While this story is meant for children, all ages can still enjoy L.M. Montgomery's classic about Anne. As Yaa Gyasi said when she re-read it, "What I noticed this time around that I hadn’t noticed when I was a young girl is how much careful attention Montgomery pays to the seasons — descriptions of the weather, the way the plants in Lovers Lane change. My favorite season in the book is fall, when school has begun for the children of Avonlea, and Anne, fierce, independent, brilliant Anne, breaks her slate over Gilbert’s head. It’s an iconic moment in a wonderful book."
Olive, Again: A Novel
For starts, the sequel to the Pulitzer Prize-winning Olive Kitteridge features falling leaves on the cover, making it an immediate yes for us when we're discussing autumn reads. Olive, Again is a collection of thirteen interconnected stories (you don't need to read Olive Kitteridge first) set in coastal Maine.
The Overstory: A Novel
The Overstory is a superb, Pulitzer Prize-winning book about trees. As Ann Patchett noted, "Autumn makes me think of leaves, which makes me think of trees, which makes me think of ‘The Overstory,’ the best novel ever written about trees, and really, just one of the best novels, period."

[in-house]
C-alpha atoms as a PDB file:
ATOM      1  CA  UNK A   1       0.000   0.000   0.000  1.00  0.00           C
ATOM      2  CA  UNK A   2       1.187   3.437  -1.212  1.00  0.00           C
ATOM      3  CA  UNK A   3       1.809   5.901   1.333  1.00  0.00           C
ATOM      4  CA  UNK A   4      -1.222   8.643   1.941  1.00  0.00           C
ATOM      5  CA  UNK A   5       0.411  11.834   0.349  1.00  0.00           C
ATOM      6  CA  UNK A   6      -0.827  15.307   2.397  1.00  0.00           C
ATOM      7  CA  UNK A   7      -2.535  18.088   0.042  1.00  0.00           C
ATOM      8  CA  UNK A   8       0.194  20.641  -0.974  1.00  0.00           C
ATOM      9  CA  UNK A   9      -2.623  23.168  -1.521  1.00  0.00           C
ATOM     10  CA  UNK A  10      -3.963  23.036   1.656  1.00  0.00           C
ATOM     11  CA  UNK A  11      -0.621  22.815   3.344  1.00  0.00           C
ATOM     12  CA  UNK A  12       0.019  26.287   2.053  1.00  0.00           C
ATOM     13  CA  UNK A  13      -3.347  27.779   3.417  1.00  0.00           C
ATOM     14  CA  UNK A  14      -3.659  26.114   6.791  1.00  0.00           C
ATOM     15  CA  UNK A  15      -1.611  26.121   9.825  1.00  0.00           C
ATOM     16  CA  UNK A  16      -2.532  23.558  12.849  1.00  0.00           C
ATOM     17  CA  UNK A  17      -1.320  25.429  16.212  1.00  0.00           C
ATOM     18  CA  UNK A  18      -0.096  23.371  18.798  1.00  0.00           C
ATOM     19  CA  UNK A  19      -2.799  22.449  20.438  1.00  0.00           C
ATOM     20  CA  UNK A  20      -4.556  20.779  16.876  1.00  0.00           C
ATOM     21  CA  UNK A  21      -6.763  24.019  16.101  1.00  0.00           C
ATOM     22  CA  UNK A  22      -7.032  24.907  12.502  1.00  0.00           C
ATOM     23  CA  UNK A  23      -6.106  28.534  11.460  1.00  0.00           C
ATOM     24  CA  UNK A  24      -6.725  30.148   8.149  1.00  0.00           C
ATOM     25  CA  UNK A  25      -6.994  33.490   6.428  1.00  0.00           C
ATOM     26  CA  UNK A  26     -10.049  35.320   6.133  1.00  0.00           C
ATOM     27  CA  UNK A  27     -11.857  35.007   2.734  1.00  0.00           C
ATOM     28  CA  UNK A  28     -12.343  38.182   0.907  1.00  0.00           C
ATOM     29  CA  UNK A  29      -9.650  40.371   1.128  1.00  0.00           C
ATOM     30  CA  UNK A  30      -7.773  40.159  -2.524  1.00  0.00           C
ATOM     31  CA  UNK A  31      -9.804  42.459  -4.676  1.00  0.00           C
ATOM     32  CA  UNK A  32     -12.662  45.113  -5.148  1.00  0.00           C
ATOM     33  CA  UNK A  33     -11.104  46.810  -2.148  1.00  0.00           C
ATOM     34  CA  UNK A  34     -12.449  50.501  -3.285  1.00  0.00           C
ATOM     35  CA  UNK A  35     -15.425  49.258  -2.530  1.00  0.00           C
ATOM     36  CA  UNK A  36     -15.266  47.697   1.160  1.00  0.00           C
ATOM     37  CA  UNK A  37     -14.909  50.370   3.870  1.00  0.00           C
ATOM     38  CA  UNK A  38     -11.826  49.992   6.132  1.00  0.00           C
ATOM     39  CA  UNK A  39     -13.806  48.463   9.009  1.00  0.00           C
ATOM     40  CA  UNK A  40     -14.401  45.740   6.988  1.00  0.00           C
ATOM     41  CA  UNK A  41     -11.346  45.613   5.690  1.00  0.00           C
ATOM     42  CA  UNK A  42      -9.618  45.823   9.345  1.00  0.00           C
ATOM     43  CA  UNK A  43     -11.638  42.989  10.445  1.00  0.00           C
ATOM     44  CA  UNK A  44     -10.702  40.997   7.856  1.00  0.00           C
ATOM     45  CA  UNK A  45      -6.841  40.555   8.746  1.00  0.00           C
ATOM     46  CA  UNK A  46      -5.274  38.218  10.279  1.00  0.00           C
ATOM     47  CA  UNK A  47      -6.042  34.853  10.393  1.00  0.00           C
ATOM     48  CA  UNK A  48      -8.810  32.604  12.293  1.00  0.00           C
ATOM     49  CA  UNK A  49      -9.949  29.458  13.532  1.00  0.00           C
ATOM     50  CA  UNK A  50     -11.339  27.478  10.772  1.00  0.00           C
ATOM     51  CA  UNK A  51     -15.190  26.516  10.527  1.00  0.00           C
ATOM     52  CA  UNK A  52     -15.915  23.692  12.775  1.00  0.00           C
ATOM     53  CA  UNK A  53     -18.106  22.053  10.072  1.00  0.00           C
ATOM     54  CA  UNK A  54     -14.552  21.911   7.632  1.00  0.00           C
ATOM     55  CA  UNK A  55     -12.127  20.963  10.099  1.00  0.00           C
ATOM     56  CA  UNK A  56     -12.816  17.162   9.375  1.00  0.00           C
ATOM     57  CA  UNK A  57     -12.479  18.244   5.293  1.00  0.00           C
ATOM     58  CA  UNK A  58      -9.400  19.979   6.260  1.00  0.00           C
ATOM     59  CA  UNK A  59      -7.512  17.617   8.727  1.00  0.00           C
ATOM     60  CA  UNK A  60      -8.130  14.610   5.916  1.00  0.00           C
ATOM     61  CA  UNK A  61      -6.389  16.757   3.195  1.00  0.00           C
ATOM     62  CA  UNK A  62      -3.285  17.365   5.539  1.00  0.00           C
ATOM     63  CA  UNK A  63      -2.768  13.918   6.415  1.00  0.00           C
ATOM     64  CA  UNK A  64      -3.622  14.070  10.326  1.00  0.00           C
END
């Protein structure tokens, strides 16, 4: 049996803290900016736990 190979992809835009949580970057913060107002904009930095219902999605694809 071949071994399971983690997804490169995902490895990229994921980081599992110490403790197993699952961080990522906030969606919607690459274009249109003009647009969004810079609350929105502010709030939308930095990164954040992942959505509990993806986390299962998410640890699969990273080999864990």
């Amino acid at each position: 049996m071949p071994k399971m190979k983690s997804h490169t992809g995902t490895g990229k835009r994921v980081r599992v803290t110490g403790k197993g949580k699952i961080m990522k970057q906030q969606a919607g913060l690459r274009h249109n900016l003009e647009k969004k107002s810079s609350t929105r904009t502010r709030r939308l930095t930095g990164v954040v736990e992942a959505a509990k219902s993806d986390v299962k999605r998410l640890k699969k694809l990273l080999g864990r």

Attachments: A Novel
This romance novel by Rainbow Rowell, about e-mails being monitored, is making the list for this incredible autumn quote found in its pages: "October, baptize me with leaves! Swaddle me in corduroy and nurse me with split pea soup. October, tuck tiny candy bars in my pockets and carve my smile into a thousand pumpkins. O autumn!"
This aptly titled novel, Mexican Gothic, is set in the 1950s and follows Noémi as she travels to the Mexican countryside to help her cousin, Catalina, who claims her husband in poisoning her. When she arrives at the mansion, nothing is as it seems. As Rachel Syme wrote in the New Yorker, "In the fall, I cracked open Silvia Moreno-Garcia’s 'Mexican Gothic' in the bath and found myself reading until the water turned cold."
The Graveyard Book
Neil Gaiman is a master of fantasy and science fiction (he's authored Good Omens, Stardust, American Gods, to name a few), but his best autumnal book is The Graveyard Book, a young adult novel about a boy named Nobody who is raised by occupants of a graveyard.
Book of Goose
One of the newer books on this list, Yiyun Li's novel won the 2023 PEN/Faulkner Award for Fiction. It follows two young girls, Fabienne and Agnès, who grow up in the French countryside during World War II—and Agnès gets out of their rural world through a plan orchestrated by Fabienne.
Any Agatha Christie book makes for a good fall read (murder mysteries are best read in colder weather, no?), but we recommend this on theme Hallowe'en Party, set during a—you guessed it!—Halloween party. Bonus: It was just adapted for the big screen as A Haunting in Venice.